Seattle area is a United Nations of noodles
At cafes, counters and kitchens everywhere, cooks are rolling out the dough — because we can't get enough of it. Here are some of the places and faces.
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They call it macaroni. Among other things. We live in a city of noodle nuts, wonton worshippers and Pho-natics (really, they meet monthly at Vietnamese pho shops all over town). At cafes, counters and kitchens everywhere, cooks are rolling out the dough — because we can't get enough of it. Here are some of the places and faces that make ours a United Nations of pasta possibilities.
Eric Banh noses his Lexus into a Rainier Valley strip mall, arriving at the Vietnamese cafe and noodle factory Van Loi. He's after just one thing: banh hoi.
Those slender strands of fresh rice vermicelli take a star turn with roasted Carlton Farms pork belly or moist haunches of rotisserie chicken at his new Capitol Hill hangout, Ba Bar.
Like Banh (co-owner of Monsoon Vietnamese restaurants in Seattle and Bellevue), the extended family behind Rainier Valley's noodle-making outfit are natives of Vietnam.
"Making banh hoi is a lost art. It's backbreaking," Banh says of the job his countrymen do. Their work begins at 4 a.m. when owner Xuan Huynh's son, Vinh Long, arrives. Sacks of rice, soaked overnight, are ground and extruded through a hydraulic press. Layered into sheets of minute strands, they're packaged by hand and sold for $3 a pound.
No less revered are the Hue dumplings prepared by hand at Ba Bar, where "Auntie Lan" Nguyen spends the day creating hundreds of translucent crescents out of rice flour and tapioca starch, a task she learned from her mother. Spoon in hand, she stuffs the pliant dough with a dried-mung-bean mixture, then deftly crimps the edges of each little moon. They'll be served with caramelized shallots in a spicy soy vinaigrette.
Offering the gift of food comes easily to the mother of five. As do her tears as she recalls the years her father and husband spent in prison after the fall of Saigon, and the too few prison visits — gifts of food in hand — allowed her. "When I think of my father and my husband, so hungry," she says, her fingers toying with the cross around her neck.
"I teach my children not to waste food, and to always share something. America opened their arms to our family," she says. In return, she feeds us.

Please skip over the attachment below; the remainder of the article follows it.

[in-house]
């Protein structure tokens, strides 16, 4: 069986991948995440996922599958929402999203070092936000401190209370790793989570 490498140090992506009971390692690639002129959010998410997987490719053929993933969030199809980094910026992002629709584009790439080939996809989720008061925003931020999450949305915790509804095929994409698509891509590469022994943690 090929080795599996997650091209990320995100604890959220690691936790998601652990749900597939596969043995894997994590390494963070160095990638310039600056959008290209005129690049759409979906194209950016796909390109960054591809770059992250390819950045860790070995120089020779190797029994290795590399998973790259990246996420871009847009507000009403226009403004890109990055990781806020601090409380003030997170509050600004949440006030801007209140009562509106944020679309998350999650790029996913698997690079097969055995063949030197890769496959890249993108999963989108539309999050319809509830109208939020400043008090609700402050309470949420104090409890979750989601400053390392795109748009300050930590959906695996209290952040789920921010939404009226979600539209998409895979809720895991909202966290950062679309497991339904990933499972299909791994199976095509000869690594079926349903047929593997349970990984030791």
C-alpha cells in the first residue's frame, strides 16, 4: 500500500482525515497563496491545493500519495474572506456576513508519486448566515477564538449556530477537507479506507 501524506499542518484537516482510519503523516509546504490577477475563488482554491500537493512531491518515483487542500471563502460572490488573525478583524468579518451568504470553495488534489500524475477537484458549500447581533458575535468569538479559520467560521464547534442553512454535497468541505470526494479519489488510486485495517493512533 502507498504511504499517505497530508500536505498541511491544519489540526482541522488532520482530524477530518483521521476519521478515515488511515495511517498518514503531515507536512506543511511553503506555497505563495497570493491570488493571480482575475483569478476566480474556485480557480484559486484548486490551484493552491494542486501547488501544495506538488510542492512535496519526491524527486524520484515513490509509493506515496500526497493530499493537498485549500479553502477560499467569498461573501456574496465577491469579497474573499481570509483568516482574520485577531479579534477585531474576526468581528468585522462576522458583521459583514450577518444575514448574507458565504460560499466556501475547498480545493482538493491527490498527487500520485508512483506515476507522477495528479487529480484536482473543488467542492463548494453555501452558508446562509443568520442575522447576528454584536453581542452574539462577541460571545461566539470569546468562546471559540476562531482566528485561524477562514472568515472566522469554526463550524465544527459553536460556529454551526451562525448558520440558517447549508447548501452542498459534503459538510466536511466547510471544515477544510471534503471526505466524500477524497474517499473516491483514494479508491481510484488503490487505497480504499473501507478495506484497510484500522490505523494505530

DIN TAI FUNG
Din Tai Fung, the dynamic dumpling chain founded in Taipei in 1958, opened its first U.S. franchise a year ago in Bellevue's Lincoln Square. The reaction? Insanity.
"The first couple of months, the wait could be as long as 4 ½ hours," recalls owner David Wasielewski, a 36-year-old Taiwan-born MBA raised in Federal Way. "Sometimes we'd run out of food. We couldn't keep up."
These days the house is ready for the throng, thanks to an army of fleet-fingered Latinos schooled in the Asian art of xiao long bao, shao mai, wontons and other dumpling-craft.
In this first year, the crew has handled mountains of delicate xiao long bao, the signature "juicy pork dumplings" sold by the 10-piece basket. They produce 1,000 steamer-baskets a day on busy weekends.
Yes, there's a big kitchen in back, where cooks fry pork chops, wok mustard greens and make some of the best hot and sour soup you'll ever eat, but the real show is in the glass-enclosed dumpling domain at the restaurant's entrance.
"None of this is rocket science," insists Wasielewski, though there's an art to its massive production: teaching, supervising, cross-training, quality control. "People think Din Tai Fung is all about secret recipes, but it's not. The key is how to make it right — for one basket, or for 1,000 baskets."
"They don't make them like they used to," says Mike Easton, caressing the 80-year-old cast-iron cavatelli-maker he scored on eBay. His passion for it is one of the reasons Seattle loves Il Corvo.
This isn't your nonno's pasta shop. But it could be — if your grandfather was a 37-year-old, clog-wearing chef who gave up the big time for a 20-seat, weekday-lunch hideaway sharing space with Procopio Gelateria on the Pike Street Hillclimb.
Last year Easton made news as opening chef at Lecosho on the nearby Harbor Steps. He's crafted charcuterie at Fremont's 35th Street Bistro, co-owned Wallingford's Bizzarro Italian Cafe and even gave it a go at the "Top Chef" auditions in Seattle. (No dice.)
"Ten years ago, I was assured that the only way to be happy in your career is if everyone knew your name and went to your restaurant," says the pastaman. Today happiness is showing up at 6 a.m. to make just three types of pasta each day and seasonal sauces to match: that cavatelli, say, paired with a neighbor's harvest of tombetta squash in summer, or tinted saffron-gold and tossed with cauliflower, garlic and chilies, come fall.
It's serving lunch to Slow Foodies crazy for his house-made pancetta crudo, and turning neophytes on to squid-ink linguine whose "salsa apicus" features house-cured smelt.
But long before the chef opens the doors for lunch, he pulls himself an Americano and checks the freezer to see what's left over from yesterday. ("The best thing you can do to fresh pasta is store it frozen," he insists.) At the stove in back he slices stubby chanterelles, minces shallots, adds a hit of white-wine vinegar.